While long-term care insurance options continue to diminish, a new industry report finds a huge spread in costs for virtually identical coverage plans.
The American Association for Long-Term Care Insurance on Monday released its 2019 price index. It notes that a couple in their mid-50s purchasing such coverage can expect to pay an average annual premium of about $3,000 for combined benefits of $770,000, if they start needing care at age 85.
Director Jesse Siome noted the gap between the lowest and highest cost for virtually identical coverage was as high as 243% for 55-year-olds.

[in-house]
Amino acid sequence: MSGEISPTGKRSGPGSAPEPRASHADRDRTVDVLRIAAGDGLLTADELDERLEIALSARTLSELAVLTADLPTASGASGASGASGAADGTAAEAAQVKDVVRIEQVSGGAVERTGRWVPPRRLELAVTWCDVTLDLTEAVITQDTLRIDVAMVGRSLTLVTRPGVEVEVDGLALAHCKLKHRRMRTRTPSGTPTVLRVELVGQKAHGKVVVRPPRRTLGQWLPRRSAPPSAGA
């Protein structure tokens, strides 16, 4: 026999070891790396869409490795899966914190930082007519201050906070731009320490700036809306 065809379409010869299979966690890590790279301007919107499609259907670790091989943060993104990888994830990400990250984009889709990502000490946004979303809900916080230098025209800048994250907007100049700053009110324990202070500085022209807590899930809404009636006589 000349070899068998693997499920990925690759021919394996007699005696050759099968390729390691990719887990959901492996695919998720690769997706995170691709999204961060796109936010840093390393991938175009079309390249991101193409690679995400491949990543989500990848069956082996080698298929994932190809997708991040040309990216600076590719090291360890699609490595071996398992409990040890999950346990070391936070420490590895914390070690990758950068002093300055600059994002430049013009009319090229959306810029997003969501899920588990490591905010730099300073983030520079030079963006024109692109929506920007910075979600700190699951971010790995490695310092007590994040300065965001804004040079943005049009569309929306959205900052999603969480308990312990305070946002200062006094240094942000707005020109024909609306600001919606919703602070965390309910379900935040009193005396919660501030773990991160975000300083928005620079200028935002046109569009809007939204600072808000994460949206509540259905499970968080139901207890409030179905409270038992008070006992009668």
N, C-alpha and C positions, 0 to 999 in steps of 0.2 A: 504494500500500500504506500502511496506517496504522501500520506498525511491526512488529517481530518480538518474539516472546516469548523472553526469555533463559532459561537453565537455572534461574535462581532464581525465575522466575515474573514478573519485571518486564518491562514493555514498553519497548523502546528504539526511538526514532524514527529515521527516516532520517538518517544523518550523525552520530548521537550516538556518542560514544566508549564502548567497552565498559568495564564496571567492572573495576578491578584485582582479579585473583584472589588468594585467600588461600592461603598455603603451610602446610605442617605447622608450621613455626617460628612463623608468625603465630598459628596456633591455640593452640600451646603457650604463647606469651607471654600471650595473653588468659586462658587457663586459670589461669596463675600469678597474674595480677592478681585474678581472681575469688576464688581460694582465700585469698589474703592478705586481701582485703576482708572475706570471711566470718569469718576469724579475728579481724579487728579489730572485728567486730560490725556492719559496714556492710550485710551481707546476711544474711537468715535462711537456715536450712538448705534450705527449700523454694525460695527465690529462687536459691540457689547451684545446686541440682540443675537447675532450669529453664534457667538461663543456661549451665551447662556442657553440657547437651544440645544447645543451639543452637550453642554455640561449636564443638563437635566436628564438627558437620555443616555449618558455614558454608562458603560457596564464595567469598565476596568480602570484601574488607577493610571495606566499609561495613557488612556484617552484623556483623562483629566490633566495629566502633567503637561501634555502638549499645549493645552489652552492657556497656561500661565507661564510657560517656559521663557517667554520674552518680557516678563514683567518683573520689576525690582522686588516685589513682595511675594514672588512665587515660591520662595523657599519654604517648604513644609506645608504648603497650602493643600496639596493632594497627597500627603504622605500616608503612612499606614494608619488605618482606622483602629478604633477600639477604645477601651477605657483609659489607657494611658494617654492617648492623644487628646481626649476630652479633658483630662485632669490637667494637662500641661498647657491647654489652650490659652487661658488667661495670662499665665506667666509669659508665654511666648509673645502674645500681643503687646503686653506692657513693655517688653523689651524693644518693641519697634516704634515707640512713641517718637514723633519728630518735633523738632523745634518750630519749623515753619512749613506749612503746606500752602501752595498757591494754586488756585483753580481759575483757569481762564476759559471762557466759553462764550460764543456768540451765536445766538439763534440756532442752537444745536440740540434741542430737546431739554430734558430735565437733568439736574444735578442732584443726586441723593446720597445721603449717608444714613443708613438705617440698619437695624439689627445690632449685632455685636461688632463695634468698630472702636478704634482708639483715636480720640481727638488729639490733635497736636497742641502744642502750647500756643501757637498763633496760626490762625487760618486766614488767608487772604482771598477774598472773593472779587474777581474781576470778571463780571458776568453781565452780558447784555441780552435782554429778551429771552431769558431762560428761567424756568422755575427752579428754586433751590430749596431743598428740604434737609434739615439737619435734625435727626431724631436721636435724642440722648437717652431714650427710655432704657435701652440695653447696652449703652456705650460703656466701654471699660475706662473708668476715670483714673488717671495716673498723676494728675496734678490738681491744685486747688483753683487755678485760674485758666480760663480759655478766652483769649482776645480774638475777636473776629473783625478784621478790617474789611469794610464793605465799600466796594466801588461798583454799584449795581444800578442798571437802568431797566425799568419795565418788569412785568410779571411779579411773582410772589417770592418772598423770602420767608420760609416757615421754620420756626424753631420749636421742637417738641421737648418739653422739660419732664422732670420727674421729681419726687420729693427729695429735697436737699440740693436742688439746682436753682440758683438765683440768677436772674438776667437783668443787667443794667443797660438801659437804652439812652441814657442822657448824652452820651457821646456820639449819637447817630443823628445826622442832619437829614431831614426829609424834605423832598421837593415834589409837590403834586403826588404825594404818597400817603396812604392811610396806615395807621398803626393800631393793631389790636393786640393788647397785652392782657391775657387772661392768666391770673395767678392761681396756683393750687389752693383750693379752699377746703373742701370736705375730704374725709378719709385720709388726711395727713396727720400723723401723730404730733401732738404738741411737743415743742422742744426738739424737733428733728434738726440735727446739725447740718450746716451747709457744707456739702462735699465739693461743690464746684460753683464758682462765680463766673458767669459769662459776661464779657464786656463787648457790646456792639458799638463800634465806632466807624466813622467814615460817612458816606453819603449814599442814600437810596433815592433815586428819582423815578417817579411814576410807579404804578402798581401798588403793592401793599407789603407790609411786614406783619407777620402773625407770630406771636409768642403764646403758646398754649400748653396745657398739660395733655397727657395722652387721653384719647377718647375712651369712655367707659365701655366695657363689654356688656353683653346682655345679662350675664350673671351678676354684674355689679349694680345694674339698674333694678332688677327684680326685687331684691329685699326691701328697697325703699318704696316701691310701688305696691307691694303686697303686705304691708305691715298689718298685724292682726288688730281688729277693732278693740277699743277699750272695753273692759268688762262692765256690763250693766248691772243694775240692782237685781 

“This is the largest spread I can recall in recent years,” he said in an announcement. “It’s rare to see one policy costing more than twice another policy when both are large insurers, but each company gets to set their own pricing and each has their own target market.”
A single male in his mid-50s could expect to pay an average annual premium of about $2,000, while a female would spend $2,700, according to the index.
The Pittsburgh Post-Gazette reported Monday that Virginia-based Genworth has lost about $3.1 billion from its long-term care policies, and has asked state agencies for approval to raise rates an average of 53%.
Beyond Genworth, the market for long-term care insurance market has dwindled in recent years. About 100 companies offered standalone policies in 2002 nationwide, which has dropped to 17 today.
“The industry has been imploding because they sold a ton of policies and they mispriced them,” Richard Sabo, principal of RPS Financial Solutions, told the Gazette. “They have a financial mess.”